I was raised to believe historic preservation is a form of cultural preservation. Reminders from the past become teachers of sorts, offering lessons of where we came from and how we lived. I also believe historic preservation is a form of environmental conservation.
My parents, lifelong readers, taught me to look for lessons in the wisdom of others and the value of things best left alone. History buffs, they also encouraged my appreciation for cool old buildings. As an environmental advocate,
it was easy to recognize the link between historic conservation and ecological restoration.
In the upcoming election, decisions will be made regarding many issues, some big, some small, all important to the quality of life of Southern Californians, regardless of their intellect, age, race or political orientation.
Animal cruelty is on the ballot, as are civil rights, environmental restraint, energy innovation, ecological efficiency and a sand tax. Candidates of every imaginable perspective, seeking offices at every level of government, are also on the ballot. Federal, state, municipal and local elections are
studies of conflict between the need for change and the safety of the failing status quo.
Representational democracy is what brings all these things together, just as history is the tether that gives it all meaning. Knowing where we came from is as important as knowing where you’re going, as is an appreciation of how they are connected.
In the October 1978
edition of American Preservation, Jane Holtz Kay wrote: “Historic preservationists must make common cause with general environmentalists if we are to save the cultural as well as the physical environment — both as integral parts of our rich heritage. Such collaboration, hopefully wise, but necessarily aggressive, will do much constructively to influence our civilization for the future.”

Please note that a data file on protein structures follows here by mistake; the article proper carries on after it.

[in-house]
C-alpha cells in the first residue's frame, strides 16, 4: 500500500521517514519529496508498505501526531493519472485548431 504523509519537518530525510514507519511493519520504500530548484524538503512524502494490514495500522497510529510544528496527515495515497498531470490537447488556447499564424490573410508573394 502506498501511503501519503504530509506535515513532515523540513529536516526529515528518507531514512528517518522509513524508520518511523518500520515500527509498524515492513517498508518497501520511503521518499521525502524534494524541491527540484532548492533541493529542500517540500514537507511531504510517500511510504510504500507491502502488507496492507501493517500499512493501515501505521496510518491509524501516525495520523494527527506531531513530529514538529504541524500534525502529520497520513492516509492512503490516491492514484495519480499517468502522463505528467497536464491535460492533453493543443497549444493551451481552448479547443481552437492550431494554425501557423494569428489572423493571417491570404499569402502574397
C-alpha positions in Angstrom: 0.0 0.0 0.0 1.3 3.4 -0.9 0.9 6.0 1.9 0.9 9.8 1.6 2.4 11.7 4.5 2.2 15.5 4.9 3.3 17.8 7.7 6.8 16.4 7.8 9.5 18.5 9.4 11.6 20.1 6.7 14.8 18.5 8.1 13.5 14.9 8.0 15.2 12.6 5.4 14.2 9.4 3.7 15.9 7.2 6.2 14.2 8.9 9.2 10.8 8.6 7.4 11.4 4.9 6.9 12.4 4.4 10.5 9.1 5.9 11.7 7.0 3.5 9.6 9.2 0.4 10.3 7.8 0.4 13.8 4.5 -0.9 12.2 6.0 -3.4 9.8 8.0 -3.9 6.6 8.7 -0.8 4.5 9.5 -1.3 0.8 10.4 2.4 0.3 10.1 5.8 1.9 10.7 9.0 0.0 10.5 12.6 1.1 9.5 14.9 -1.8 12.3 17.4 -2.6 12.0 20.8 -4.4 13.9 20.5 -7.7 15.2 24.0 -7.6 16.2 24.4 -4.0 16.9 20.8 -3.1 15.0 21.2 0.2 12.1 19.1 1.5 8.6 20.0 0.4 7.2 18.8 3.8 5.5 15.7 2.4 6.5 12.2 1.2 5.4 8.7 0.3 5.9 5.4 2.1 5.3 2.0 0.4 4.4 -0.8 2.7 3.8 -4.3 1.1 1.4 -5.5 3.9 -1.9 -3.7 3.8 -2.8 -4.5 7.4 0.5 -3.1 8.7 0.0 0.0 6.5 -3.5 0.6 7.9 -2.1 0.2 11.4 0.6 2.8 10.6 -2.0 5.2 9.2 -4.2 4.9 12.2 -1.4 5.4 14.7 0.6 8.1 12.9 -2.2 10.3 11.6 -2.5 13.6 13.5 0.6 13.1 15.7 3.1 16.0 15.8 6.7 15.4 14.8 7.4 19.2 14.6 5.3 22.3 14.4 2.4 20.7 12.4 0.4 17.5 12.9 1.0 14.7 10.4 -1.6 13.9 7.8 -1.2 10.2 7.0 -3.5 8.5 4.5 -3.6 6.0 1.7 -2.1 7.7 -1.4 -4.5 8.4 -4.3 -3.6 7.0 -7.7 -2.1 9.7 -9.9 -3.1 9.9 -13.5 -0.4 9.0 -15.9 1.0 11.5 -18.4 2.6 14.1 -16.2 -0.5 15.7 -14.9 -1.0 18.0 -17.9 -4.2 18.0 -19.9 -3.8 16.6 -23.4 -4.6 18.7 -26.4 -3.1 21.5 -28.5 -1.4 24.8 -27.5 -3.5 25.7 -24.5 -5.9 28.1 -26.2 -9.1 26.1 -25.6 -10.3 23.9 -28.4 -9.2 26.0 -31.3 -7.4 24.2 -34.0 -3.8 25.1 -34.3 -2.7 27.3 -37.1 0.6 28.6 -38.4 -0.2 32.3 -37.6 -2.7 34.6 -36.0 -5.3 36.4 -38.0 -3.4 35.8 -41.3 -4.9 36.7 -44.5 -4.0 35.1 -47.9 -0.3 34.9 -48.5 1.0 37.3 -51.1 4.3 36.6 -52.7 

In the spirit of Jane Holtz Kay’s call for common cause, this seasoned environmentalist has found an unexpected ally in the fight for environmental conservation, and historic preservation of the oldest building in Encinitas, in a school board race.
Maureen Muir is running for one of two open seats on the governing board of the Encinitas Union School District. This is important because the governing board of the Encinitas Union School District is currently pursuing an agenda of overdevelopment and historic eradication of a prime piece of Encinitas history. Maureen Muir is challenging the status quo, which is currently seeking short-term profit using shortsighted perspective.
Muir has stated she is not in favor of trading the Pacific View Elementary School grounds to a developer for high-density development. The other two candidates are actively advocating for the redevelopment of Pacific View Elementary School.
As a historic preservationist and environmental realist, I believe it is in the best interest of everyone who values education, and the wisdom of restraint in trying economic times, to support the candidacy of Maureen Muir and her efforts to bring much-needed balance to the governing board of Encinitas Union School District.
A vote for Maureen Muir is a vote for historic preservation.
A vote for historic preservation is a vote for environmental conservation.
Thank you for voting.
Filed Under: Letters